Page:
**Time Base Generator – Working Principle and Types:**

Time base is an axis, normally X-axis, that is used to represent time so that variations of quantities such as voltages, currents etc., or their waveforms can be plotted w.r.t. time. Most of the CRO applications involve measurement or display of a quantity which varies with respect to time. This requires that the CRT spot moves across the screen with a constant velocity. For this a voltage which varies linearly with time has to be applied to one set of deflection plates. This voltage is used to sweep the electron beam across the screen, so it is called a **sweep voltage**. Because of its shape. it is also sometimes called a **sawtooth** or **ramp voltage**. The circuits which develop these linearly varying voltages are called **time base generator** or **sweep circuits**.

Other applications of time-base circuits are in radar and television indicators, computer monitors, automatic control systems, A/D converters, in precise time measurements and in time modulation.

Typical form of a time-base voltage (or sweep voltage) is shown in Fig. 30.125. The voltage starts from some initial value, also may be zero, increases linearly with time to a maximum or peak value, and then returns to its initial value. The time required to return to its value is called **restoration time** or **flyback time** (T_{r}) while the time occupied by the linear portion of the waveform is called **sweep time** T_{s}. Sometimes, the shape of the waveform during the restoration or retrace time T_{r} and restoration time itself are of little significance. However, in some cases it is required that T_{r} should be very small as compared to T_{s}. In such a case, when T_{r} is negligibly small, the waveform will appear as shown in Fig. 30.126. The waveform shown in Fig. 30.126 is an idealized waveform of sweep voltage, where the voltage is exactly linear during the sweep period and the flyback time is zero.

Time base generator do not ordinarily provide sweep voltages that are exactly linear, although every effort is made to obtain reasonable linearity in rise of voltage. Moreover, a linear sweep may get distorted in the course of transmission through a coupling network. The deviation from linearity may be expressed in the following ways.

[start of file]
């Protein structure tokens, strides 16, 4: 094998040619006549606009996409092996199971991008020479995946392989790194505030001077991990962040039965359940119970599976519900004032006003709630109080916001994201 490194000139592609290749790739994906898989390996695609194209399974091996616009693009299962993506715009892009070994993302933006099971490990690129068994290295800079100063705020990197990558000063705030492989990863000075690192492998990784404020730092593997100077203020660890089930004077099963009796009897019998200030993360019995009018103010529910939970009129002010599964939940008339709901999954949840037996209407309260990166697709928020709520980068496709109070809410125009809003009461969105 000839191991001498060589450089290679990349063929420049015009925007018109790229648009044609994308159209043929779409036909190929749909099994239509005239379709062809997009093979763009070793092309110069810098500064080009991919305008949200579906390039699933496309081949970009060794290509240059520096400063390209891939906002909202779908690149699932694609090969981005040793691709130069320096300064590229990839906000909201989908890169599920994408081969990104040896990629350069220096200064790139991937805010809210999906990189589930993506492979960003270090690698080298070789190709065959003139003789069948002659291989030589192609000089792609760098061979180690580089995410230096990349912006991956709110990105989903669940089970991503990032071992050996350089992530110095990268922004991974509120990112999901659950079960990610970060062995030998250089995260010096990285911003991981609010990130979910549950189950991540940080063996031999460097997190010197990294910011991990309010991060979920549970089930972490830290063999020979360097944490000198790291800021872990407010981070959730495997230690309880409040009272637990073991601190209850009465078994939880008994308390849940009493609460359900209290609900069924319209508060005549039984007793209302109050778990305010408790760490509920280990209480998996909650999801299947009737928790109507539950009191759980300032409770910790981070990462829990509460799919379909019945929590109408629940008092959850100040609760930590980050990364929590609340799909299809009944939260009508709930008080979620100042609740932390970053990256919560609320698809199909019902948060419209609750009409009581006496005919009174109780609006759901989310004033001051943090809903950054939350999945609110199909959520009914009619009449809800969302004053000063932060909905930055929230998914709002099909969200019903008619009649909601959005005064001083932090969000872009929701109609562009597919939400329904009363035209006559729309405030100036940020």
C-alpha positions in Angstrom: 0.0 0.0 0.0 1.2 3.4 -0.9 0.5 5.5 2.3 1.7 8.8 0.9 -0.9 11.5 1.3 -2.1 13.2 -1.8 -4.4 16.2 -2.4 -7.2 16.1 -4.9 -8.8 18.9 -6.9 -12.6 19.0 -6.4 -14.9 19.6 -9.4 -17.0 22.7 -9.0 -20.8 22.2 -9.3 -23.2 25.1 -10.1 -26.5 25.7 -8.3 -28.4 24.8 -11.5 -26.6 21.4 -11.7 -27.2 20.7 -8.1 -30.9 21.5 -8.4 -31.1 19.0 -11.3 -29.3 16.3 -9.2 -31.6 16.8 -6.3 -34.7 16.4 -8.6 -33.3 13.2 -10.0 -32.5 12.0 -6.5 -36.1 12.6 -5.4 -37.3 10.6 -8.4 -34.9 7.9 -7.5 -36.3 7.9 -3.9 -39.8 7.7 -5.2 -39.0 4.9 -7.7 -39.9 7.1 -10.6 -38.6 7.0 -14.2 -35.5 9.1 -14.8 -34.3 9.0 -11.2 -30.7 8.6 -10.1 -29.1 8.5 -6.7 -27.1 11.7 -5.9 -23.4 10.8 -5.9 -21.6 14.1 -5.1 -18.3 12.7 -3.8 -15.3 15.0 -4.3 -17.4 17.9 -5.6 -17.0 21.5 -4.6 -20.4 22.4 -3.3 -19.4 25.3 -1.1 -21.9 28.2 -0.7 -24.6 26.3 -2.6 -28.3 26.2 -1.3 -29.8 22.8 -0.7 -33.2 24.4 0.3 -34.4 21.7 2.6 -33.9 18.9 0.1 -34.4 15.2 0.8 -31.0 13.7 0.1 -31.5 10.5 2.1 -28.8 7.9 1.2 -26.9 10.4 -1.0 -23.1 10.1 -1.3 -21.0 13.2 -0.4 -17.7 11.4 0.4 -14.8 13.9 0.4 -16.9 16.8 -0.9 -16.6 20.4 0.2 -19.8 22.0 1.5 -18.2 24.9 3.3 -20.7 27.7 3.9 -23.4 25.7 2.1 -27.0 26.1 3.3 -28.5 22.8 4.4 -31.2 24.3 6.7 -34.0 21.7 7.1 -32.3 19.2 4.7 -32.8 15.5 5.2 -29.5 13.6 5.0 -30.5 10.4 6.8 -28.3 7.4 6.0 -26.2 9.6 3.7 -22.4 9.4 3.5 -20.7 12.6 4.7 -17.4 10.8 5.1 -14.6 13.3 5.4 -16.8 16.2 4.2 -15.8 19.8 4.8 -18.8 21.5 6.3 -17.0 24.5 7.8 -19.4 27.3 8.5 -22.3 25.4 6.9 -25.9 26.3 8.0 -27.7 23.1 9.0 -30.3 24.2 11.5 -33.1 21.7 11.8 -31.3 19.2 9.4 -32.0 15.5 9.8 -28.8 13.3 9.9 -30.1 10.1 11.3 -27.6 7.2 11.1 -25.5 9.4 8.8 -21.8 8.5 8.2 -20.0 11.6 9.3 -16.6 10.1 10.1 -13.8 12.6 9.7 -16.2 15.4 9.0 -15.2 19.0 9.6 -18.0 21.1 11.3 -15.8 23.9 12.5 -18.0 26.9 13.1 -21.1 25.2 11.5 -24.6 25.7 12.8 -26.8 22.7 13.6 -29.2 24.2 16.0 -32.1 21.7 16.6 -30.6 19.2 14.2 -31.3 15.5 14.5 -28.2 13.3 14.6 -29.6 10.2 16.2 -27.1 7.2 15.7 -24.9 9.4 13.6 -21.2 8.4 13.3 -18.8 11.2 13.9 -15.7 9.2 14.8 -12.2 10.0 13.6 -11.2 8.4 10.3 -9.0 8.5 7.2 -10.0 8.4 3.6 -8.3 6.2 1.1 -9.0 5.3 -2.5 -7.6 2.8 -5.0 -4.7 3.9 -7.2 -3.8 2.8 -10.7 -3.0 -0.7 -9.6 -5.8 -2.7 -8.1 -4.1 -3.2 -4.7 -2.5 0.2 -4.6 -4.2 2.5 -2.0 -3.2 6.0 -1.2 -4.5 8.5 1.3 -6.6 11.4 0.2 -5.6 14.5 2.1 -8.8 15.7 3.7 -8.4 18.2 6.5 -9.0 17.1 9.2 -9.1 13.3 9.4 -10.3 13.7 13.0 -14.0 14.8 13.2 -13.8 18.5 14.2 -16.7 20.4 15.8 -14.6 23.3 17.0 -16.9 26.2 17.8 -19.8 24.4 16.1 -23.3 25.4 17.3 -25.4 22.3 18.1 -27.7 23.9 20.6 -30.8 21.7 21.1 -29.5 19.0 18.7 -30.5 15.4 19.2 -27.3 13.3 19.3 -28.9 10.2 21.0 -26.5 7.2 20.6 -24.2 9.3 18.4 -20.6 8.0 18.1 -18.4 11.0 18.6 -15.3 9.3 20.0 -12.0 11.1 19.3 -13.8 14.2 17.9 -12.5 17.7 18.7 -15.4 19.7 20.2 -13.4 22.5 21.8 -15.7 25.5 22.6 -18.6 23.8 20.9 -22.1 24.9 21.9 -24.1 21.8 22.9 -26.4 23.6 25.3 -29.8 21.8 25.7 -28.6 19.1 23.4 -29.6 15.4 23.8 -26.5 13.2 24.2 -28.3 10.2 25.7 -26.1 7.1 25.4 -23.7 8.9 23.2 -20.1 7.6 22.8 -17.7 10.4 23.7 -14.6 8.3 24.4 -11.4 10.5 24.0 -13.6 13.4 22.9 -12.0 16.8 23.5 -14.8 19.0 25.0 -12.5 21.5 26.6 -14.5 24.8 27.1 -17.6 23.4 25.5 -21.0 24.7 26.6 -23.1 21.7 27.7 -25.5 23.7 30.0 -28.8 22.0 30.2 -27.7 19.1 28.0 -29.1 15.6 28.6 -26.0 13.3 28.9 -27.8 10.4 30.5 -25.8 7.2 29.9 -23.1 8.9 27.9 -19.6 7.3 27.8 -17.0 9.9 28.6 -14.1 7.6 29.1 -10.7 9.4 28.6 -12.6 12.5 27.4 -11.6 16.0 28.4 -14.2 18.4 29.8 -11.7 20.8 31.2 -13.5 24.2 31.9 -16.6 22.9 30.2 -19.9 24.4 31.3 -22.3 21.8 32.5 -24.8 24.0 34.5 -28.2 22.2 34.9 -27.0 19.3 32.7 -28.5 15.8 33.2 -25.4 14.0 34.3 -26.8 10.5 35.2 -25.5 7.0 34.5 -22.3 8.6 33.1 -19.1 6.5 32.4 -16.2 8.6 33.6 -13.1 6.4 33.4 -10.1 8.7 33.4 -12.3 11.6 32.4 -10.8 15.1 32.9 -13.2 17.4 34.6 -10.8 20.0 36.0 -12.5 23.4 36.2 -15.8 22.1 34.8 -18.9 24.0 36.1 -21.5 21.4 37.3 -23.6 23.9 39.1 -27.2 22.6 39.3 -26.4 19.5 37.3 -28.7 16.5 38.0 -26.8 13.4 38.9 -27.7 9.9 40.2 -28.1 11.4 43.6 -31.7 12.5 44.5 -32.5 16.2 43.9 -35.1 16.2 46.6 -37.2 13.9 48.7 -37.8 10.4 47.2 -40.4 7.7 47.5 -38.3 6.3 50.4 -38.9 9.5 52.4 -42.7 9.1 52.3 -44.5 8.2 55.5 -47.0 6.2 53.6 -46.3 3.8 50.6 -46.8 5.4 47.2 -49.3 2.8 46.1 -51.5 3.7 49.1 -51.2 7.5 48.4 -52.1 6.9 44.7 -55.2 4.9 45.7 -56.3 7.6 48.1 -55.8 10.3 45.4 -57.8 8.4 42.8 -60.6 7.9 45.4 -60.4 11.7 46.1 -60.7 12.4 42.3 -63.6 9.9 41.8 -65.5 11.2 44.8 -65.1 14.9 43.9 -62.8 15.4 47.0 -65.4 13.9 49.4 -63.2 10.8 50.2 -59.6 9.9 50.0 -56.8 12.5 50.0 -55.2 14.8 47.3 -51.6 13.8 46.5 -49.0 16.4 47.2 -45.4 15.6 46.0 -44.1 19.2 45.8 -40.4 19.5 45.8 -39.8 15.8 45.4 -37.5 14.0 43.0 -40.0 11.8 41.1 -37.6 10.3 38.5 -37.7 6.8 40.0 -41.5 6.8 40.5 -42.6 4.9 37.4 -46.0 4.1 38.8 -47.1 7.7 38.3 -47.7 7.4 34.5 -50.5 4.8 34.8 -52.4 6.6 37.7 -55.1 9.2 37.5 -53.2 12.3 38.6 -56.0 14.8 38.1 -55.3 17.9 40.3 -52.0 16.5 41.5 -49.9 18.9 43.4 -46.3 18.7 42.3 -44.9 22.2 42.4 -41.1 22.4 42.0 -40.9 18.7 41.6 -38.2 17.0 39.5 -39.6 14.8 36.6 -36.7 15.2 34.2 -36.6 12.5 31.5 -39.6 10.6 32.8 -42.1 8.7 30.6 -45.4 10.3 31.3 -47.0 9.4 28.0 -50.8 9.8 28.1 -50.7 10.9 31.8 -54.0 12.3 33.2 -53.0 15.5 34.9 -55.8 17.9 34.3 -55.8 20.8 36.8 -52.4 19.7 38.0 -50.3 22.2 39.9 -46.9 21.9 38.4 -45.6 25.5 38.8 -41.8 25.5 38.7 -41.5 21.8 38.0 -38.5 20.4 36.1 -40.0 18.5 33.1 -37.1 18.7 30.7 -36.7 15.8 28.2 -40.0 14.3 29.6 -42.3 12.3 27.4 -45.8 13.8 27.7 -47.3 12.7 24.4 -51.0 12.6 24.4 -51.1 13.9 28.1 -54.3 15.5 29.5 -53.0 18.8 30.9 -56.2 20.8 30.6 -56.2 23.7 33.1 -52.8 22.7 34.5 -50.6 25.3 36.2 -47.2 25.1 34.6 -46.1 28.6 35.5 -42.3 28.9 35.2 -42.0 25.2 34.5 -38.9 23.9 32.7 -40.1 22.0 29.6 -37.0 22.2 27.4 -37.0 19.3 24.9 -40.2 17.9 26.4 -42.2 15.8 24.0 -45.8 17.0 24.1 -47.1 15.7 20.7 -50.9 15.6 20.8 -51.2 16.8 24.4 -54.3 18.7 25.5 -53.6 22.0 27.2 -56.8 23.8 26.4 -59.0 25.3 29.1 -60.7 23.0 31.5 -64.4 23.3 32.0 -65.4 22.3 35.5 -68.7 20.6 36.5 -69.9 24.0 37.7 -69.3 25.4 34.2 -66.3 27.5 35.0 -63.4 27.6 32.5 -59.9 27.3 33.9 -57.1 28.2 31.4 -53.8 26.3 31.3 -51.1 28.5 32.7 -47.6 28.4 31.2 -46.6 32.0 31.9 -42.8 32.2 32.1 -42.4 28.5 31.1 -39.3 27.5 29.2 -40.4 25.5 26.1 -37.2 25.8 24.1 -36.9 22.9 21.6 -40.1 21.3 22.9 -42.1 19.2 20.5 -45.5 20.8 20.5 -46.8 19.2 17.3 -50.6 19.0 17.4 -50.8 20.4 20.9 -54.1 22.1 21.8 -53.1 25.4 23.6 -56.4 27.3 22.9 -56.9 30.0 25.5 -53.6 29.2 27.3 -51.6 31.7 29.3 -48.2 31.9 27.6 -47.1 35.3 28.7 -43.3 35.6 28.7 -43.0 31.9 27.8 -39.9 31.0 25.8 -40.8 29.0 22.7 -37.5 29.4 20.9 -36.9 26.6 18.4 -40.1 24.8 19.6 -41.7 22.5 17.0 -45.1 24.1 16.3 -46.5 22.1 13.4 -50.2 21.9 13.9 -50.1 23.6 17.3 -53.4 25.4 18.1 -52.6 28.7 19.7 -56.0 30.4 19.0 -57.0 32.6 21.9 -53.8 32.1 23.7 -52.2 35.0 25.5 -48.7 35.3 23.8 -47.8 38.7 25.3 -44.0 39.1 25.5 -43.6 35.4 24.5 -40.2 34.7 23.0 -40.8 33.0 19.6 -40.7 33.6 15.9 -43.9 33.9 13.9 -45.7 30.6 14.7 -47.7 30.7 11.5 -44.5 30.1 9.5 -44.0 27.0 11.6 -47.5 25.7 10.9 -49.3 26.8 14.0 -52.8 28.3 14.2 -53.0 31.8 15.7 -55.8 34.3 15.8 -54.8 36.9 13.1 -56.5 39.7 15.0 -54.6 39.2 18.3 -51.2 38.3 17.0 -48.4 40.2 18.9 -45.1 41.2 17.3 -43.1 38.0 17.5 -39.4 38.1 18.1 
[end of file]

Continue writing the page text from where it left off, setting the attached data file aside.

**Slope or sweep speed error** e_{s} is defined as the ratio of difference in slope at the beginning and end of sweep to the initial value of slope i.e.,

Such error is significant where constant sweep (rate of change of sweep voltage with time) is an essential requirement as in case of a general purpose CRO.

**Displacement error**, e_{d} is defined as the ratio of maximum difference between the actual sweep voltage and the linear sweep voltage passing through the beginning and end points of the actual sweep to maximum value attained by sweep voltage, as illustrated in Fig. 30.127 i.e.,

It is used to define nonlinearity of time base signal and is significant in some timing applications.

**Transmission error**, e_{t} is defined as the ratio of the difference between maximum amplitude of input and output signals to the maximum amplitude of signal, as shown in Fig. 30.128 i.e.,

It is caused when a sweep or ramp voltage is passed through a high pass R-C network as in this process maximum amplitude of output falls away from input.

If the deviation from linearity is small, sweep voltage can be approximated by the sum of a linear and a quadratic terms in t, then

**Type of Time Base Generator:**

Time base generators may be of two types viz.

**Voltage time-base generators**and**Current time-base generators**.

Voltage time-base generators generate a voltage linearly varying with time and are employed where electrostatic deflection is used such as in a CRO. **Current time-base generators** generate a current linearly varying with time and this current is caused to flow through inductors or deflection coils. Current time-base generators are employed where electromagnetic deflection is used such as in radars, televisions etc. In such applications if electrostatic deflection is used inconveniently large deflection voltages would be required.

Time-base generators may also be classified as triggered free-running and synchronized type. A **triggered ramp generator**, when triggered by a ramp signal, generates a cycle and then comes back to its stable state. Its pulse rate depends on frequency or pulse repetition rate of applied trigger, the frequency of which may be constant or varying. A **free-running time-base generator** switches forth and back between two levels and its frequency of oscillation depends on the parameters of the circuit. In a **synchronized time-base generator**, frequency of oscillation is determined by a clock signal or synchronizing voltage.

All of the above sweep circuits are capable of generating waves of either polarity (i.e., positive or negative).